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Live Review


Event Info

January 28 2011
Kings Arms Tavern, Auckland

Reviewed By
James Talbot
1st February 2011


Kerretta, The Kings Arms, 28/1/2011

It's difficult to describe a band that falls into the instrumental genre embarrassingly known as “post rock”, and even more so to differentiate between songs when there are no lyrical landmarks. Without an intimate familiarity with the titles of their recorded material, it's nearly impossible to identify specific tracks without resorting to phoneticism of the guitar sounds (I really like that one that goes brrrrrrrrWEEEEOWjuhjuhjuhJUHJUHJUH).

It's probably for this reason that bands of this genre of instrumental rock are so frequently accused of producing endless variations of the same vast soundscape: typically a slow, melodic buildup that results in an avalanche of guitars and symbol clashes. Although this isn't an entirely baseless claim, the truth is that the kind of music produced by bands like Kerretta is quite diverse, but appeals to a very specific, attentive audience. This may have been why The Kings Arms wasn't bursting at the seams for what turned out to be an astonishing performance on Friday night. That, or because it was pissing with rain and not a great night for anyone to venture out of the living room to have their eardrums and brains exploded for twenty dollars. Whatever.

Opening acts The Commonwealth and 1995 played admirably but nonchalantly to the sparse audience and paved the way for what could easily have been a routine evening at The Kings Arms. But the set that Kerretta laid down was anything but routine. Their performance didn't stumble into the same pitfall as so many bands of their kind; the lush soundscapes that are so meticulously mixed in the studio recording process can easily degrade into a churning wall of distortion when translated to a live setting. Kerretta's evasion of this problem was a testament to their technical expertise and live experience gained from their extensive performances in America. The result was a show that was both blisteringly intense and mechanically precise in its execution. Their pulverising guitar riffs and garish flourishes came through distinctly and clearly without being dominated by the atypical drum rhythms, and despite the immense volume, the sound reached the audience with expert clarity. And what a sound.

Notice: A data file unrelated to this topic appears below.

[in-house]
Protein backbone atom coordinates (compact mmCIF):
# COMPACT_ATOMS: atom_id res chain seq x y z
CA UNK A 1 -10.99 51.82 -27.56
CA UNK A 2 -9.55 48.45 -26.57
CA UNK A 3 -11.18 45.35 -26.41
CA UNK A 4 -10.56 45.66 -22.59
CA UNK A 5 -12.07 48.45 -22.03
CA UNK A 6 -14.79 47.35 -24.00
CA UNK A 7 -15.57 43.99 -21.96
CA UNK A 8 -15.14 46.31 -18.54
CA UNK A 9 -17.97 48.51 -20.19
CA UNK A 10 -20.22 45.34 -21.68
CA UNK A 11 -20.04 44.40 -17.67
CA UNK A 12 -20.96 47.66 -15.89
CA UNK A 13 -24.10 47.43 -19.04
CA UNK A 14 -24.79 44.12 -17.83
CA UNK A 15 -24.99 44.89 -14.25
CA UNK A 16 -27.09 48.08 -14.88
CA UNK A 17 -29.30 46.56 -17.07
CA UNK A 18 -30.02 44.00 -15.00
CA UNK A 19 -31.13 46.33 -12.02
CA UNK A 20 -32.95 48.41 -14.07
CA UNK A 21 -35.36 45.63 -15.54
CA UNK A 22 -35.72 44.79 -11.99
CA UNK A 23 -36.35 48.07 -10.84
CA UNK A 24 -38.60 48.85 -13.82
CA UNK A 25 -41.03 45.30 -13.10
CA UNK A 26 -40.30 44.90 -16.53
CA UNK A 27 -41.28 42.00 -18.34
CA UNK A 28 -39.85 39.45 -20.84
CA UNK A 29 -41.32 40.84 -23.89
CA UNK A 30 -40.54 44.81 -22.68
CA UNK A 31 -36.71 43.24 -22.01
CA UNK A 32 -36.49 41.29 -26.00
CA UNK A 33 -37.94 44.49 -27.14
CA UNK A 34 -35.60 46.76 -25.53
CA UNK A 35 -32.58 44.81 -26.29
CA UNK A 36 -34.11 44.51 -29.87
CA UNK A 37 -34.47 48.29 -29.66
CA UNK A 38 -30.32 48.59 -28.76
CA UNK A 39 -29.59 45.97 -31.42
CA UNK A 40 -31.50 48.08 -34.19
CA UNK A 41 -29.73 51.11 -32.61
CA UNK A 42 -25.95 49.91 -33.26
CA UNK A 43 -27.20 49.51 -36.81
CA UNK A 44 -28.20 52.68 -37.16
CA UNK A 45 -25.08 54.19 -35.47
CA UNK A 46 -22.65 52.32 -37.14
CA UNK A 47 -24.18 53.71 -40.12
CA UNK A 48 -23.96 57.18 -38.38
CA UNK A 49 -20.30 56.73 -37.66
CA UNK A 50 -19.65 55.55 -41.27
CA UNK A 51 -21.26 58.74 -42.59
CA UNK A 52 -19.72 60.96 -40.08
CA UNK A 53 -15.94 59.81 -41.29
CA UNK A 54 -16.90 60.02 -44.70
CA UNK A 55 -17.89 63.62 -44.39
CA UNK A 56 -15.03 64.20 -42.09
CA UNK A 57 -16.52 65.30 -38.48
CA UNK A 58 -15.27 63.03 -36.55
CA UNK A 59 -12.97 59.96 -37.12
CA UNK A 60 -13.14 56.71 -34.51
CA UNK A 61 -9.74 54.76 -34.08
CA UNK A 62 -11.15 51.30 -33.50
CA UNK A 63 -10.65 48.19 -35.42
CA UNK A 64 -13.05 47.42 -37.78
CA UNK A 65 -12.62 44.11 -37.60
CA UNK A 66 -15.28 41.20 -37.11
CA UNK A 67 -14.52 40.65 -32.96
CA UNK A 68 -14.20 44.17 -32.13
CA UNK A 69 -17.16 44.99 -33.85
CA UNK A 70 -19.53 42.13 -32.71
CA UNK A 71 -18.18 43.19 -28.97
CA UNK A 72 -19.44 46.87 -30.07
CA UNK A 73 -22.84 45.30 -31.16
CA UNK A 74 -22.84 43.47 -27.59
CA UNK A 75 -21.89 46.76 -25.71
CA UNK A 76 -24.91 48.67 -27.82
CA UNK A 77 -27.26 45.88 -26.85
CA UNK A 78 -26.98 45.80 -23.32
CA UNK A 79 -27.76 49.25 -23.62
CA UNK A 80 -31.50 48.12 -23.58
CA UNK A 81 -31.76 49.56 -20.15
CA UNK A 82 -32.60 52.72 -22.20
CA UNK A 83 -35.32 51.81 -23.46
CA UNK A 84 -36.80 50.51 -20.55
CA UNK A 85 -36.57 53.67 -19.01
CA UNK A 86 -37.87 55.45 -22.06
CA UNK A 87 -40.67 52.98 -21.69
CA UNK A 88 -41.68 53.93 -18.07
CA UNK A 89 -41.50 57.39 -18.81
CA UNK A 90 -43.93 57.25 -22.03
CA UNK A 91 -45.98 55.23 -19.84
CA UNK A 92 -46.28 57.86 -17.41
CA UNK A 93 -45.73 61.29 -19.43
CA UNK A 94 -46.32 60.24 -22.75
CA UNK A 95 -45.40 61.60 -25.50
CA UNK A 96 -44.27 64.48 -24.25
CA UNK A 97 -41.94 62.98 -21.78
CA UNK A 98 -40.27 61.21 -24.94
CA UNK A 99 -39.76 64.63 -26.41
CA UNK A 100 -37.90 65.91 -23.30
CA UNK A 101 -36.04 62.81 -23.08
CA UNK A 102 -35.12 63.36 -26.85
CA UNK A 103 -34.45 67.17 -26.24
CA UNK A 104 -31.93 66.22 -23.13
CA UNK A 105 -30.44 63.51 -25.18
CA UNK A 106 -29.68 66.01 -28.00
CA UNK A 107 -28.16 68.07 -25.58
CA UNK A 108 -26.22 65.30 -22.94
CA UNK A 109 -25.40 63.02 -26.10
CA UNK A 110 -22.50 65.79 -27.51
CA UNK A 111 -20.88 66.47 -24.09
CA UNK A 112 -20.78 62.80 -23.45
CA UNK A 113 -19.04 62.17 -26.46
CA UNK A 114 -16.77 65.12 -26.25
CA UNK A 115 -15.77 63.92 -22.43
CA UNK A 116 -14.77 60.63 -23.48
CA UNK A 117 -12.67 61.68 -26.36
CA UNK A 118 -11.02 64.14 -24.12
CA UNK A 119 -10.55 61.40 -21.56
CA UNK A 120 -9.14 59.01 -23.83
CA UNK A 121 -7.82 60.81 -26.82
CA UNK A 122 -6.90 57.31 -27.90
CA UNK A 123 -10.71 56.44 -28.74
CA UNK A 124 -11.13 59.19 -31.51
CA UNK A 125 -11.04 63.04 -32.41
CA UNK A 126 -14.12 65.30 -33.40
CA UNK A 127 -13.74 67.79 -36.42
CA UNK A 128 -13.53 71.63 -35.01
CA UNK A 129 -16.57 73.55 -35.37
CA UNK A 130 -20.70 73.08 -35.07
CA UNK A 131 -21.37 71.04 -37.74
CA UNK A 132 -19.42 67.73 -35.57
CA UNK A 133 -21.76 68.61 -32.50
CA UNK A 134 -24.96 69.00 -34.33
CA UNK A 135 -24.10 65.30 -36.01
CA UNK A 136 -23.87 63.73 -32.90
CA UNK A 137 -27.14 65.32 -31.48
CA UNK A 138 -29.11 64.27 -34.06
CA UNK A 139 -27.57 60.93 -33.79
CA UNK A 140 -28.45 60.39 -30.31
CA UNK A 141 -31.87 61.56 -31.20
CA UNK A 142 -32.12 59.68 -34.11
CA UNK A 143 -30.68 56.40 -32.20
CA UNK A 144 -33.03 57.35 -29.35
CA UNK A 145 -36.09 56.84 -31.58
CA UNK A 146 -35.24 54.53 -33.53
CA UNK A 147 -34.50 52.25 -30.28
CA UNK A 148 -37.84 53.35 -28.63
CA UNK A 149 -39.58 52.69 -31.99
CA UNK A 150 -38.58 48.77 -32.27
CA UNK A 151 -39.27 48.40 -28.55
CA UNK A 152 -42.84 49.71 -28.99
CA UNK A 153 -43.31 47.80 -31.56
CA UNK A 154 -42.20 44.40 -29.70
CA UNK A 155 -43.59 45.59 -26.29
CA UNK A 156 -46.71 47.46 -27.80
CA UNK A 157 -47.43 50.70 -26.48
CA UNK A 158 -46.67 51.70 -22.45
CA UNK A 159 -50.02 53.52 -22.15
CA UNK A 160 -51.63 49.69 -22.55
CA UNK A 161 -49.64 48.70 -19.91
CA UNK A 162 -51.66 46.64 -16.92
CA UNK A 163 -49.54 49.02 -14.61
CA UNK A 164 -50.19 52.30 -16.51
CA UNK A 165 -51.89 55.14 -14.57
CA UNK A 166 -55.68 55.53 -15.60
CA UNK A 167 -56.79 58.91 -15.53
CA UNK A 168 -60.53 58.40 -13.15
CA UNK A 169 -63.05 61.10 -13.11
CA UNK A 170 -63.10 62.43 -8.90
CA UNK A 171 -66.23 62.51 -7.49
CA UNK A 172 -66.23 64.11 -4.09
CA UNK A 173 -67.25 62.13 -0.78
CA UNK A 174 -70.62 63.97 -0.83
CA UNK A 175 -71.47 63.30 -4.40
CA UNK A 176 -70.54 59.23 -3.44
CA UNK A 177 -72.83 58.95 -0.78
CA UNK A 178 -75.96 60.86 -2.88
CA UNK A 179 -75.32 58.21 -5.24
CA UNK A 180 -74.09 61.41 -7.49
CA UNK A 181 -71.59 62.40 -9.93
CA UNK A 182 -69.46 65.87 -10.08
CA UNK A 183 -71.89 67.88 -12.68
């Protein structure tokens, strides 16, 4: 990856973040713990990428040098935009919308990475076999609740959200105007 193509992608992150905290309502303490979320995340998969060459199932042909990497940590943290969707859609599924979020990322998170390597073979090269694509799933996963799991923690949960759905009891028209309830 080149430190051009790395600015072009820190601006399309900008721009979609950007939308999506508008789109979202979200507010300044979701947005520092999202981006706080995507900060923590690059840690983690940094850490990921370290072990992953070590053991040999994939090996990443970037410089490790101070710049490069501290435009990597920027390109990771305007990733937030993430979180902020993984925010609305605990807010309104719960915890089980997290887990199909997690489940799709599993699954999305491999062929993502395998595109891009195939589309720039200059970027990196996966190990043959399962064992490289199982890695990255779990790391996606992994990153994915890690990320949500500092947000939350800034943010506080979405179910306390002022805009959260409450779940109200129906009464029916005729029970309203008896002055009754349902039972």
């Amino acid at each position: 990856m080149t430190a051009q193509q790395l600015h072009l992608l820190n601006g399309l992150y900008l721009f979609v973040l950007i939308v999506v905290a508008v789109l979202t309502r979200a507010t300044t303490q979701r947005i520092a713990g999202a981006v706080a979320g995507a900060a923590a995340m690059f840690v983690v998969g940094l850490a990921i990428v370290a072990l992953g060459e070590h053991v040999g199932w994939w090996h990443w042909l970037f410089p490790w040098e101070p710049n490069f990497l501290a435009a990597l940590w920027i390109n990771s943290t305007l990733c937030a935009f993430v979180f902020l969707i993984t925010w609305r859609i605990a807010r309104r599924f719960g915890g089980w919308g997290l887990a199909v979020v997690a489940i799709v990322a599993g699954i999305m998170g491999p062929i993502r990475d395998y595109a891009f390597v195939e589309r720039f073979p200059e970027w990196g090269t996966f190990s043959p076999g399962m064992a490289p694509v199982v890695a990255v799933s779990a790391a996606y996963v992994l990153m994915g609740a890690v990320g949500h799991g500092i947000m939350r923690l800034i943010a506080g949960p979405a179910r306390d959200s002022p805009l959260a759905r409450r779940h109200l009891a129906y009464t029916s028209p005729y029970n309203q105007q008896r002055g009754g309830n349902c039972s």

The sonic onslaught was accentuated by an effective use of stage lighting. Although simple in composition, it had a remarkable effect on the impact of Kerretta's performance; the band employed the tried and true formula of dim illumination for the bulk of the set (by both the stage lights and flickering LEDs on the sprawling array of effects units at their feet), and flaring into visibility during all the loud bits. Well... the relatively loud bits anyway.

There was a satisfying amount of new material thrown into the show, presumably from their forthcoming album, which showcased the band's development since their performances following the release of their debut Vilayer. Despite being laced with the same signature ferocity, the new tracks were brimming with enough hooks to distinguish them from the older ones.

Kerretta played an amazing show and it was great to hear so much new material so soon after their first album. Now I want their next album and I want to pay good money for it.